The novel’s greatest strength is its eloquent, nuanced rendering of the existential crisis Funes experiences when confronted by death. In the book’s second half, as Funes’s star begins to rise and his death is approaching, he agonizes over whether by writing books he wasted his life. Maybe he should have done something in the world, been a sea captain. A job that is truly heroic. The questions Funes asks and his suffering over his immortality are universal and will resonate with any reader, be they a Bolaño fan or not. RB

The Barcelona Review: Book Reviews



Barcelona Dreaming
Rupert Thomson
Other Press, U.S., 2021

It is always exciting to encounter a new work by British author Rupert Thomson (The Insult, The Book of Revelation) and what a delight that this one is set in Barcelona, where the author lived for many years. What we have are three distinct novellas, each superb in its own right, with intricate connecting threads:  characters we meet in the first story pop up in the second and likewise the third pulls in even more. Set on the eve of the financial crisis in 2008, while Barcelona was still riding on a high, we see the city at its best. 

In the first, The Giant of Sarrià, our protagonist is an English woman in her early forties, divorced (from a Catalan), who owns a small gift shop called Trinkets.  One night she hears crying from the parking garage and goes to investigate.  There she finds a distraught young man whom she offers to help by inviting him to her home for tea. He speaks French and some Spanish.  She speaks Spanish and some French; hence, they are able to communicate. He is a Moroccan immigrant, as it turns out—though this information comes later on—and the two strike up a relationship despite the age difference.  Unfortunately, a cantankerous neighbor disapproves, not hesitating to let her know; thus, underlying racist sentiment, especially toward Moroccans, which runs through a small but vocal segment of the population, is put on full display. The great class divide between neighborhoods is also highlighted as we see the conservative, upper-class area of Sarrià as compared to the end of the metro red line at Fondo with its shabbiness and poverty on view and its immigrant community playing cards in the street.

 The second story, The King of Catelledefels, is set in that city, half an hour southwest of Barcelona.  “Part dormitory town, part beach resort, Castelledefels has always had its own unique atmosphere, especially at night—a low-level buzz, a foxiness, a slightly sleazy cool.” Our narrator here is sixty-four year old Nacho, a local, divorced (ex-wife we got to know in the first story), well off from some good business dealings, with a nice home and pool, which he shares with his young Brazilian girlfriend and her son. The story begins with Nacho, an alcoholic, lying on his back in someone’s garden, wearing trousers he’s never seen before, without a clue where he is or what happened. We leave him there as we jump to his story and we believe him when he recounts standing on a street corner when the renowned Barça player, Ronaldinho, passed by in his SUV, flashed a smile and gave a thumbs-up when Nacho called out. But as Ronaldinho enters more and more into his life, his narrative becomes increasingly shaky, with large chunks apparently edited out.  This disassociation is classic Thomson (Martin in The Insult). The cool, detached and easy manner of the prose gives way to a growing unease experienced by the reader as they are left to “edit in” those blackouts.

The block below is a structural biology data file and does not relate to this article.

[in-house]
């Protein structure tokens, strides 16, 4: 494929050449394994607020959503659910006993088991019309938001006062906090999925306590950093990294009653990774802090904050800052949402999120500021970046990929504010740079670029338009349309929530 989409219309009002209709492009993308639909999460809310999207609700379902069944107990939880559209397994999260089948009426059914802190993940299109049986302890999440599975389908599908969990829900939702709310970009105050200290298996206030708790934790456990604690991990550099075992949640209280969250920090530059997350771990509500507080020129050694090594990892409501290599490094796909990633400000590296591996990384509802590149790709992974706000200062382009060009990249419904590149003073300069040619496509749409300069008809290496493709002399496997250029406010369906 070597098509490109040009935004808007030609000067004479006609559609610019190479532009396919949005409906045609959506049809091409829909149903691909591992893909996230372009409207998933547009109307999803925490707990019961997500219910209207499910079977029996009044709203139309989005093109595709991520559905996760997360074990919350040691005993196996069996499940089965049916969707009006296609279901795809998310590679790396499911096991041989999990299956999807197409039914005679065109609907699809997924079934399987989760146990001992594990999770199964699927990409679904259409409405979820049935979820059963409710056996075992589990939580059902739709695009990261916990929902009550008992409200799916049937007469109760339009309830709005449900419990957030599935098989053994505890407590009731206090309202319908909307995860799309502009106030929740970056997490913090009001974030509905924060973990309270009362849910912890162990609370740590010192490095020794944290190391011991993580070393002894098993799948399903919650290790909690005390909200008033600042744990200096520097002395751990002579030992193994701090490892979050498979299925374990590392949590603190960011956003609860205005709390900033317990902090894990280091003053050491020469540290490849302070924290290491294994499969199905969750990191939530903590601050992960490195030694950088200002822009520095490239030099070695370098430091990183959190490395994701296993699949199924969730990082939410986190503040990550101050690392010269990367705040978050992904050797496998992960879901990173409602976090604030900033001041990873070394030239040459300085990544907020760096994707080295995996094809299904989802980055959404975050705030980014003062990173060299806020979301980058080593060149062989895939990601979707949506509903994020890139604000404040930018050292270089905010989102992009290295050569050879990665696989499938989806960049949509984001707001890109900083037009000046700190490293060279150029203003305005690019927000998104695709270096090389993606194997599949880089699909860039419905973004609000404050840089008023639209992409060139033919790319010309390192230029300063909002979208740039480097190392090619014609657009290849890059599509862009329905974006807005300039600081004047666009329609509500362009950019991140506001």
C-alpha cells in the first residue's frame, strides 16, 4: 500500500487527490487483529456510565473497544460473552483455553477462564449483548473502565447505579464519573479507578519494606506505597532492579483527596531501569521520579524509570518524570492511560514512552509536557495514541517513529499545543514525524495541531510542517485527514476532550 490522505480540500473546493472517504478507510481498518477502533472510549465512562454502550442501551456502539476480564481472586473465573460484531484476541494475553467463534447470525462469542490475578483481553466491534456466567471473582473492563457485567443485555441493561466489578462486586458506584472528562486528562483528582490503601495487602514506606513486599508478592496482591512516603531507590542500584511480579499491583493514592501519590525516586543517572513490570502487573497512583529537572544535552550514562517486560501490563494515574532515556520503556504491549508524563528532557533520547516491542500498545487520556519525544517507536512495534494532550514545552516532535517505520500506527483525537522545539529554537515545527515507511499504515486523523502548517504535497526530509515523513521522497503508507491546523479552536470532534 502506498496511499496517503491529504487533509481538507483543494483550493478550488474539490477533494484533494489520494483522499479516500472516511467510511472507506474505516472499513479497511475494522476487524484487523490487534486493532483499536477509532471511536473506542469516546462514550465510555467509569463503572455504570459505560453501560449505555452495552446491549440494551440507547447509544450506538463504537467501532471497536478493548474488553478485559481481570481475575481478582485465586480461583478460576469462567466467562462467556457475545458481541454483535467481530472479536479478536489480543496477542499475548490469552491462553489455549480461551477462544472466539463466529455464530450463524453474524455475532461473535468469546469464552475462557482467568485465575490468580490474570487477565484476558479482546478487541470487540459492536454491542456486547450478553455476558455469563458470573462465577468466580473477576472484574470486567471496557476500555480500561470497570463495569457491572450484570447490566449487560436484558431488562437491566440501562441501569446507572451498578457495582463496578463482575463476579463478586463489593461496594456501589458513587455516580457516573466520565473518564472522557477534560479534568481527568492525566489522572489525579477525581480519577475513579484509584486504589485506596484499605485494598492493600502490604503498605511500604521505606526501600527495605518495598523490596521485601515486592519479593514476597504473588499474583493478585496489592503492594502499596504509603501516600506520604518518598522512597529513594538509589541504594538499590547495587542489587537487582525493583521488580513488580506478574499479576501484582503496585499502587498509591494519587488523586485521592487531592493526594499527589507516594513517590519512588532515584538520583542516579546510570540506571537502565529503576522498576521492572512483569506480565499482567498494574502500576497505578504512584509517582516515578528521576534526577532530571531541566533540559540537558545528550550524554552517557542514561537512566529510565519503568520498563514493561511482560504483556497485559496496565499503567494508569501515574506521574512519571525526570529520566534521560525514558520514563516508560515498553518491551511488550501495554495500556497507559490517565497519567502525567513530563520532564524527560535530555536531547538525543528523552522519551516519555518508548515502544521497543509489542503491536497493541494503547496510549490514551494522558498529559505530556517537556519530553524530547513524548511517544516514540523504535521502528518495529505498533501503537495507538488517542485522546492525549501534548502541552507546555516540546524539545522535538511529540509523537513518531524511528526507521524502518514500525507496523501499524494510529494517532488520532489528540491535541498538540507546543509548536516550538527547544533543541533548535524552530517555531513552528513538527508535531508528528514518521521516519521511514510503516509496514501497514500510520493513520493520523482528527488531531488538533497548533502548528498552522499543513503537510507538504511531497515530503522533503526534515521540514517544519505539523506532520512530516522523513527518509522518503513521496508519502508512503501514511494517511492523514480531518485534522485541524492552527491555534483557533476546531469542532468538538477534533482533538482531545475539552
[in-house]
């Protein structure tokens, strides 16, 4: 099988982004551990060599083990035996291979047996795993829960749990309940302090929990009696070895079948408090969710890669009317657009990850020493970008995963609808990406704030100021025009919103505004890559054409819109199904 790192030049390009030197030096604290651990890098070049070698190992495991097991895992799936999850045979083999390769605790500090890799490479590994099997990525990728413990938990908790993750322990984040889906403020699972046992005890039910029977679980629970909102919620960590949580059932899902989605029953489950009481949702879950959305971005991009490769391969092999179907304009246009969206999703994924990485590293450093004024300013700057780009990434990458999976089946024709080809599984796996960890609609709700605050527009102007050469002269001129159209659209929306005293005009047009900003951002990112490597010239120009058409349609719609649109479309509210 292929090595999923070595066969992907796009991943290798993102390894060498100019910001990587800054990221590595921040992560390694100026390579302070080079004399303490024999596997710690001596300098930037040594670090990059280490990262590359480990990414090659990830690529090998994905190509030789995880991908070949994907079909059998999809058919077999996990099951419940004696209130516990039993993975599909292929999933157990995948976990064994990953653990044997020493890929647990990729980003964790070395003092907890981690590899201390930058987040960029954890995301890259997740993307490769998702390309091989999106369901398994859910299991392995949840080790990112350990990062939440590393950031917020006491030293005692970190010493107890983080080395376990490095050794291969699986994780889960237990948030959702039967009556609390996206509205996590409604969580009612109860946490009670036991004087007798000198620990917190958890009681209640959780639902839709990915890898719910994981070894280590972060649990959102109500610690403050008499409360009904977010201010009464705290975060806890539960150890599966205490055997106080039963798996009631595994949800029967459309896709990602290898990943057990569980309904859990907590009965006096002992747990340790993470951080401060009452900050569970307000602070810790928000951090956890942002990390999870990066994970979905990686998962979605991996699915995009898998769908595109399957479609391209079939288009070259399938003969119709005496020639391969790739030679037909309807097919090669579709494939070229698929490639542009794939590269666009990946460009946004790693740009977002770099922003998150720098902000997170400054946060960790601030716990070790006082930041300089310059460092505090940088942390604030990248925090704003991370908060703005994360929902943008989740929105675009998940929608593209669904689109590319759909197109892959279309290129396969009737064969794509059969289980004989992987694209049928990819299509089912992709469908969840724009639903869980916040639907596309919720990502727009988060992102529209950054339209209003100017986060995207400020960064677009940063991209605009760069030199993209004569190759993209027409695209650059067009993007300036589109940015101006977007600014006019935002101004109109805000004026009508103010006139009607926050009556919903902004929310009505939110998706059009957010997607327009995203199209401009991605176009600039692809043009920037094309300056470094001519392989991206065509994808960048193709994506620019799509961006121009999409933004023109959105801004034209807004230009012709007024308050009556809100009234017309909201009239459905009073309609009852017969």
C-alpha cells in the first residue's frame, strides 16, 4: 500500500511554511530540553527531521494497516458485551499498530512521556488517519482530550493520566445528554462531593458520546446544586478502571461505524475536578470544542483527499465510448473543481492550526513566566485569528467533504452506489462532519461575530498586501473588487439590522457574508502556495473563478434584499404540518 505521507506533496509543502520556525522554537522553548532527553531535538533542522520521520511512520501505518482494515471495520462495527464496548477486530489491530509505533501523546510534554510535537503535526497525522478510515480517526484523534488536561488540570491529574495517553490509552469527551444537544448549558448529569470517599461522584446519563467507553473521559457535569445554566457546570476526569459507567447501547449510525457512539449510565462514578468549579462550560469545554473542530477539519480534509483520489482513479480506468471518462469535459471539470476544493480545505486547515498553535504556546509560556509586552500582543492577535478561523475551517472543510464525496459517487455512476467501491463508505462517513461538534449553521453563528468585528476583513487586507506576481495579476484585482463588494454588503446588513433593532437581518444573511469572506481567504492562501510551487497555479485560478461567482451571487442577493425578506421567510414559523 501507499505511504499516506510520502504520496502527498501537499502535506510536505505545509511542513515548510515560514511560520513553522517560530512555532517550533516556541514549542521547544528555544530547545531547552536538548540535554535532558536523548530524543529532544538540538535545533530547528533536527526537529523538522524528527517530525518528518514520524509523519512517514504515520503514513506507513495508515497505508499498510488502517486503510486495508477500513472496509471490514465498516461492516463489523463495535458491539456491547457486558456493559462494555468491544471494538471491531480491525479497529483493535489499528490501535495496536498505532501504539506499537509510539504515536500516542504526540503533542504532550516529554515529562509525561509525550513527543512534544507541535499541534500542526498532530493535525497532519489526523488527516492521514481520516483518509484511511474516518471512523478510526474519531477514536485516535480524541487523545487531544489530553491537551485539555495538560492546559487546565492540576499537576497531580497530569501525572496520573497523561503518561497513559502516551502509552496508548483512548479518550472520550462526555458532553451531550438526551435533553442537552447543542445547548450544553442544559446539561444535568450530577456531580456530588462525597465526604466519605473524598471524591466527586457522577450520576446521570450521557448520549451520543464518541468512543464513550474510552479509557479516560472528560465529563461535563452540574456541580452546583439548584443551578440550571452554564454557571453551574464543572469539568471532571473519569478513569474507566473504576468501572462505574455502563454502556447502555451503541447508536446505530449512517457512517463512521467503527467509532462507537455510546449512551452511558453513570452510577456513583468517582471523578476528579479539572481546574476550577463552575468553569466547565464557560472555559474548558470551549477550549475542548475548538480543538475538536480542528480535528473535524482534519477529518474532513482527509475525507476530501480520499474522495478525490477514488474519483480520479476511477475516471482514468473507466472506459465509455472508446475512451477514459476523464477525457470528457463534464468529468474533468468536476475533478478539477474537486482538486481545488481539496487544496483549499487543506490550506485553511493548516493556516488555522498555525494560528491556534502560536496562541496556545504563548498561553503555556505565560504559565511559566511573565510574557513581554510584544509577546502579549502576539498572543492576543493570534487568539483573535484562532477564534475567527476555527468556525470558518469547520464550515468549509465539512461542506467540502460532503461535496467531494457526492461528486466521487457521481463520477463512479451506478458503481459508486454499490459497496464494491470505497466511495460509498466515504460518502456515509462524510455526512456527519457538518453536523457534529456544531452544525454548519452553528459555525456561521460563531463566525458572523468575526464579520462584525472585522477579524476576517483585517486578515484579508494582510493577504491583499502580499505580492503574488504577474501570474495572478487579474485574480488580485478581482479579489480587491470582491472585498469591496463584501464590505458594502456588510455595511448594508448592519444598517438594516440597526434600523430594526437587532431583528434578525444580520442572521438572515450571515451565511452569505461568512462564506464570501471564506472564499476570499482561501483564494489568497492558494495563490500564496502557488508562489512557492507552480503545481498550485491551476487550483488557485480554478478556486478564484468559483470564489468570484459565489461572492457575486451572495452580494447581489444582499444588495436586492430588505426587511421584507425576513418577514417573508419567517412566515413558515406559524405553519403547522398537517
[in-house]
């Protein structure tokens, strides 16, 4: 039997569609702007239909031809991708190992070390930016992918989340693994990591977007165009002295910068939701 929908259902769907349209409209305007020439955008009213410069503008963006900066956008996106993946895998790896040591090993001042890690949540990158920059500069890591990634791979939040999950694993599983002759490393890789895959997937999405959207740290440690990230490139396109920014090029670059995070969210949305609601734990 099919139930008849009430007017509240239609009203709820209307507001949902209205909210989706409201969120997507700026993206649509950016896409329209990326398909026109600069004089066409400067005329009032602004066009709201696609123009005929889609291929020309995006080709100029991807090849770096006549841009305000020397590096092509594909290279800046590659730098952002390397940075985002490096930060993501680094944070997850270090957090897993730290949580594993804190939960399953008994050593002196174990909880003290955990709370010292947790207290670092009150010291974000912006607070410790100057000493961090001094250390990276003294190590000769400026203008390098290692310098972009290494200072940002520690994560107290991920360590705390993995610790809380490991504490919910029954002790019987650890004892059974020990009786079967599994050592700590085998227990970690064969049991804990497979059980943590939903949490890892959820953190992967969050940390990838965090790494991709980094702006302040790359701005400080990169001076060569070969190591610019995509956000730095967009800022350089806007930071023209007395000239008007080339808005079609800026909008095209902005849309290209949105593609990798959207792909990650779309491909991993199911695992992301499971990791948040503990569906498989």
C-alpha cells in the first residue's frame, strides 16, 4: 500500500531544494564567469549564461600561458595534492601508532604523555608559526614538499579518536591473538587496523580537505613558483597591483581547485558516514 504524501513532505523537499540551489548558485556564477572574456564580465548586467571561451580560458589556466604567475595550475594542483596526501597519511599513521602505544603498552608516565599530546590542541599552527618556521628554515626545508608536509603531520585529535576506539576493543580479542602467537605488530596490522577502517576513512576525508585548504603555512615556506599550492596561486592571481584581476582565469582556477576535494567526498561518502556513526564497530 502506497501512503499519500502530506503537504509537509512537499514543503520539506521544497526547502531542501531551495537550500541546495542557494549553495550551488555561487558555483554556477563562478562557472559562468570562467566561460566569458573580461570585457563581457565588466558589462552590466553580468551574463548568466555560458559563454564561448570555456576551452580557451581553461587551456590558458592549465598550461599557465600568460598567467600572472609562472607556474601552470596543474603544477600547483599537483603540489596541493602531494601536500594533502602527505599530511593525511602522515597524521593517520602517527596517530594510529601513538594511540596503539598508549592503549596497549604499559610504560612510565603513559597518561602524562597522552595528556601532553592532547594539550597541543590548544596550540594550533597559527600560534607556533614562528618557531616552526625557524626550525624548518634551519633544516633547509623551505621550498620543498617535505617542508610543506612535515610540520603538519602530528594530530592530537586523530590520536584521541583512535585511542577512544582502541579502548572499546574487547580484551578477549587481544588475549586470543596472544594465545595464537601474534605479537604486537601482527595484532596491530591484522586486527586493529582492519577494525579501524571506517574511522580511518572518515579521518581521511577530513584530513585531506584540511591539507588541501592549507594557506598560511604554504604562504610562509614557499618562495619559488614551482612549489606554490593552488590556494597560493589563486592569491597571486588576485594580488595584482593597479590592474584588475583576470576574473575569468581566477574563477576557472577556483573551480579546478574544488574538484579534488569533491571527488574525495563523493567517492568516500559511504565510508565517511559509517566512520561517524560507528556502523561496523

In the last story, The Carpenter of Montjuïc, a young-ish Catalan translator, Jaume, relays the problems he is having with a French novel, as well as with an unrequited love affair, while acquainting us with his forty-something English neighbor, Vic Drago, whose life hints at dark dealings, which become clear when we learn he drives a Lexis which links him to some nasty business in the first story. I loved the passage where Vic takes Jaume to bar Mirador on Tibidabo “with its seventies wood paneling, its red banquettes, and its small dance floor, [which] had a seedy Saturday Night Fever feel to it.” And to a bar in El Born “with no name and no sign.” The carpenter of Montjuïc has sold Vic a chest of drawers, which takes on quite a story of its own.  As we see characters we know from before popping up here and there, we gain a sense of how we’re all connected in this great spinning world, adding richness to the whole that could not be achieved by any other format.

If the book begins on solid footing, it slowly drifts here and there into something “other.”  It is much like the carpenter’s workshop we encounter where the customer feels there is something “unearthly” about the place the further he walks into the shop. You begin to feel hypnotized; even as the stories swing to the unbelievable, you can’t help being completely caught up in them.  Because first and foremost Thomson is a storyteller extraordinaire, luring you deeper and deeper into a labyrinth of time and place, never once losing his grip on the reader.  As one of the characters in the last story says of a preposterous happening:  “But he had told the story so vividly—so persuasively—that I’d found myself believing it.”

Barcelona Dreaming made me nostalgic for the time before the crisis, when it was a free-wheeling city where all things seemed possible.  It hardened after that, first with all the austerity and job loss and foreclosures, then with the raging battle between the Catalan independents  and Spanish nationalists, and lastly with the onslaught of Covid. So what a delight to look back, even if personal lives, as always, had their share of trauma. Of course, memory is dreamlike and dreams are slippery; we “edit in,” we “edit out,” the past can seem surreal, we question it. As one of the characters speaks of an experience:  “There will come a time when you won’t believe it happened.”  

Barcelona Dreaming is the perfect title for this amazing book, full of insight and intrigue, which pays homage to this most magical of cities.  J.A.

© 2021 tbr